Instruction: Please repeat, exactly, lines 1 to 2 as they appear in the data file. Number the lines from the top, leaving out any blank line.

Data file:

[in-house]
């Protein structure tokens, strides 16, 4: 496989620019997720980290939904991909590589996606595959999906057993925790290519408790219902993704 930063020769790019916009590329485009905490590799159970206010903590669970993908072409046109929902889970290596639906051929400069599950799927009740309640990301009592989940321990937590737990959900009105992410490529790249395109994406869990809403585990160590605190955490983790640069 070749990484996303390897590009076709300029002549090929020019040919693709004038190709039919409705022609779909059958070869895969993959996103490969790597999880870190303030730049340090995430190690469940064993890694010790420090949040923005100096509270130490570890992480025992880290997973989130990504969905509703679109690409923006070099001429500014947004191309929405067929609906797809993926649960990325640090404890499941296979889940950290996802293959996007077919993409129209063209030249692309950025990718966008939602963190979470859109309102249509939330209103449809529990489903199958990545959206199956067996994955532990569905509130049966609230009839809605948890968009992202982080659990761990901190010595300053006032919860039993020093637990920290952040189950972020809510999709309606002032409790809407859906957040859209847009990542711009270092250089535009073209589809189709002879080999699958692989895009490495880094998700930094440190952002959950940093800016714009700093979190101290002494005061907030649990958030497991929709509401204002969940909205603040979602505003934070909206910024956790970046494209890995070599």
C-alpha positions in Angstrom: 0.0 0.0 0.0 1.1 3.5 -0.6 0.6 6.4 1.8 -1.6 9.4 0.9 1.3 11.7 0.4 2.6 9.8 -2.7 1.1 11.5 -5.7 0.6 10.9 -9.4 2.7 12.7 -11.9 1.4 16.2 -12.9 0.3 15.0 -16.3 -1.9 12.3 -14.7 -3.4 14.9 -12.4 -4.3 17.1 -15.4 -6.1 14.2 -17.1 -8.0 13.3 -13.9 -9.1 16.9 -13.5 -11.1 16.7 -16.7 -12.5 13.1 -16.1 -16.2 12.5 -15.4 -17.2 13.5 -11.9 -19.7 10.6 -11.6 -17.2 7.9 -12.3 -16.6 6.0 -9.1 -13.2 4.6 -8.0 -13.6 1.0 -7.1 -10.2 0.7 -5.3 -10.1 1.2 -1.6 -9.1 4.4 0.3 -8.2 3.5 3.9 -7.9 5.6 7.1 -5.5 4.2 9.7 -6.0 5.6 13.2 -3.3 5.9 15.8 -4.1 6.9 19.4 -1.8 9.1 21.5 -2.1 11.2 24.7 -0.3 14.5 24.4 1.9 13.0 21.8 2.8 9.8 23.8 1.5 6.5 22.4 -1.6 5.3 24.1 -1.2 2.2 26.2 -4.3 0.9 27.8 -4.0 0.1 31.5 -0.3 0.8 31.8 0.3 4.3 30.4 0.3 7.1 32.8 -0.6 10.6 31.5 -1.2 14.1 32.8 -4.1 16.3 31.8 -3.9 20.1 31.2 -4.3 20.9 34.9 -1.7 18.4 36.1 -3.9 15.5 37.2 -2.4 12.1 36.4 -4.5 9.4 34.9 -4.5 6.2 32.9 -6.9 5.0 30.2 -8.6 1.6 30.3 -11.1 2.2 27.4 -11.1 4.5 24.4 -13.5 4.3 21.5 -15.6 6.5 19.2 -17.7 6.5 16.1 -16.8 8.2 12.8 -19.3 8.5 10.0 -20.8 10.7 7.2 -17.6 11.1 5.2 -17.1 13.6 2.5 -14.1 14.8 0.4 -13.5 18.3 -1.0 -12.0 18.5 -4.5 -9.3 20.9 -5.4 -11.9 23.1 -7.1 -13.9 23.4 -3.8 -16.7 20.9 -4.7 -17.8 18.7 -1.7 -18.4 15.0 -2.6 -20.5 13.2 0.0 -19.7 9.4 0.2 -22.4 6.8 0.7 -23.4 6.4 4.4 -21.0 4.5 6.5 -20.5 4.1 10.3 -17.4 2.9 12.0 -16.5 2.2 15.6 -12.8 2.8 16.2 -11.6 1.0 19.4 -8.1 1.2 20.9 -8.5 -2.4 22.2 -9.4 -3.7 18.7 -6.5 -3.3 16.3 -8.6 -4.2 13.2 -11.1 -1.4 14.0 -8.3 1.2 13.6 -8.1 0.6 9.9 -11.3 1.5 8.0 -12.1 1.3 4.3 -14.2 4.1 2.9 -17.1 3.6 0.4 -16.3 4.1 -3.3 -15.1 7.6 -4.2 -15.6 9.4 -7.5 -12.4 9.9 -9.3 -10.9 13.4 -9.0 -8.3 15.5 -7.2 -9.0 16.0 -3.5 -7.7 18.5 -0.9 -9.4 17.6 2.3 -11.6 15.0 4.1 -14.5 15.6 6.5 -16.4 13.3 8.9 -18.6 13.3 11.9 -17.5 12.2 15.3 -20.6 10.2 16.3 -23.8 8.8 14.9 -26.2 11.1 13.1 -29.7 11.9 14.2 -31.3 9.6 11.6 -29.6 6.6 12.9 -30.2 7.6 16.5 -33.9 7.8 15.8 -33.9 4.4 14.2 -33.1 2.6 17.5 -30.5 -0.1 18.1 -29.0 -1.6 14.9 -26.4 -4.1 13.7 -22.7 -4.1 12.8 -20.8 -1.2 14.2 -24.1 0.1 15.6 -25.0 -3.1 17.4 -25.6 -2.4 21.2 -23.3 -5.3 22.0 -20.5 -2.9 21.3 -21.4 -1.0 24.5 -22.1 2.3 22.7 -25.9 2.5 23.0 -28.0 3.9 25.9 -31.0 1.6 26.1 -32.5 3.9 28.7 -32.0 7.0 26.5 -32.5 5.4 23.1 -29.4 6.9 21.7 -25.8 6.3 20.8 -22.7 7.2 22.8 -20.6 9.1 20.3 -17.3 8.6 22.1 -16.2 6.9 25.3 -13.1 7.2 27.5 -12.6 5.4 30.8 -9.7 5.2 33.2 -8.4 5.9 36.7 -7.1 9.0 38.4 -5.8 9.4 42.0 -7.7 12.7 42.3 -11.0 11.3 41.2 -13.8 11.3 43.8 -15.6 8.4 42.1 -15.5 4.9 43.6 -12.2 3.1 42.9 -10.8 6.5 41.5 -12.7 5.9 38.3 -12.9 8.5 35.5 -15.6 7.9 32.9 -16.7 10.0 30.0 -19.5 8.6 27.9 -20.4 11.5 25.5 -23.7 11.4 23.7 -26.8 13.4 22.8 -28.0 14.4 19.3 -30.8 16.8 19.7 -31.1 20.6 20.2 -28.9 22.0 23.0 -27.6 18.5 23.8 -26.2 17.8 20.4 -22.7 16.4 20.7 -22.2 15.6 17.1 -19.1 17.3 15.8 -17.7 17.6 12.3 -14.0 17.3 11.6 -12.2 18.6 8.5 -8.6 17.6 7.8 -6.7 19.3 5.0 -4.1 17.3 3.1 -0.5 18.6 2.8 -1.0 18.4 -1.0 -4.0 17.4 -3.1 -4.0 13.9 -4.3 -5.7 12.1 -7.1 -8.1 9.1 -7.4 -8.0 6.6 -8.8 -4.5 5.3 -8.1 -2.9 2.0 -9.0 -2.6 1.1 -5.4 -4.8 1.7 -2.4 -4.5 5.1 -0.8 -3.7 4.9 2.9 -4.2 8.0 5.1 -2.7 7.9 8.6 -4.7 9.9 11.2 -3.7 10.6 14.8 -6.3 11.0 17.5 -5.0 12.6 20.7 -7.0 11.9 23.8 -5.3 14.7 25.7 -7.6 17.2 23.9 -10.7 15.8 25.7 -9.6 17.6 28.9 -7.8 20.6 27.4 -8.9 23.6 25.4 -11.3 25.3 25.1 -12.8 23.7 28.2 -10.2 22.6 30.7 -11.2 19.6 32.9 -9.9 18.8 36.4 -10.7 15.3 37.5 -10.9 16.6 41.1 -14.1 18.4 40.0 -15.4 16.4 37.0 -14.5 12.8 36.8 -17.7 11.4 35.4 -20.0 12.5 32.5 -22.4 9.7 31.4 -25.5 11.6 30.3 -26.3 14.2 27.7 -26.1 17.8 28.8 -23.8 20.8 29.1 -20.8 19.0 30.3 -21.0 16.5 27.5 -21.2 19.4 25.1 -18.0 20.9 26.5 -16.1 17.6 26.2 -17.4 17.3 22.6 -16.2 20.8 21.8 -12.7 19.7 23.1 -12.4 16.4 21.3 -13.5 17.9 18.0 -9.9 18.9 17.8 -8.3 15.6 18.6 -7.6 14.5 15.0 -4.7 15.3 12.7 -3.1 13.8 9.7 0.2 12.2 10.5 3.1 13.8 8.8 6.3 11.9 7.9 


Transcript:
[in-house]
């Protein structure tokens, strides 16, 4: 496989620019997720980290939904991909590589996606595959999906057993925790290519408790219902993704 930063020769790019916009590329485009905490590799159970206010903590669970993908072409046109929902889970290596639906051929400069599950799927009740309640990301009592989940321990937590737990959900009105992410490529790249395109994406869990809403585990160590605190955490983790640069 070749990484996303390897590009076709300029002549090929020019040919693709004038190709039919409705022609779909059958070869895969993959996103490969790597999880870190303030730049340090995430190690469940064993890694010790420090949040923005100096509270130490570890992480025992880290997973989130990504969905509703679109690409923006070099001429500014947004191309929405067929609906797809993926649960990325640090404890499941296979889940950290996802293959996007077919993409129209063209030249692309950025990718966008939602963190979470859109309102249509939330209103449809529990489903199958990545959206199956067996994955532990569905509130049966609230009839809605948890968009992202982080659990761990901190010595300053006032919860039993020093637990920290952040189950972020809510999709309606002032409790809407859906957040859209847009990542711009270092250089535009073209589809189709002879080999699958692989895009490495880094998700930094440190952002959950940093800016714009700093979190101290002494005061907030649990958030497991929709509401204002969940909205603040979602505003934070909206910024956790970046494209890995070599």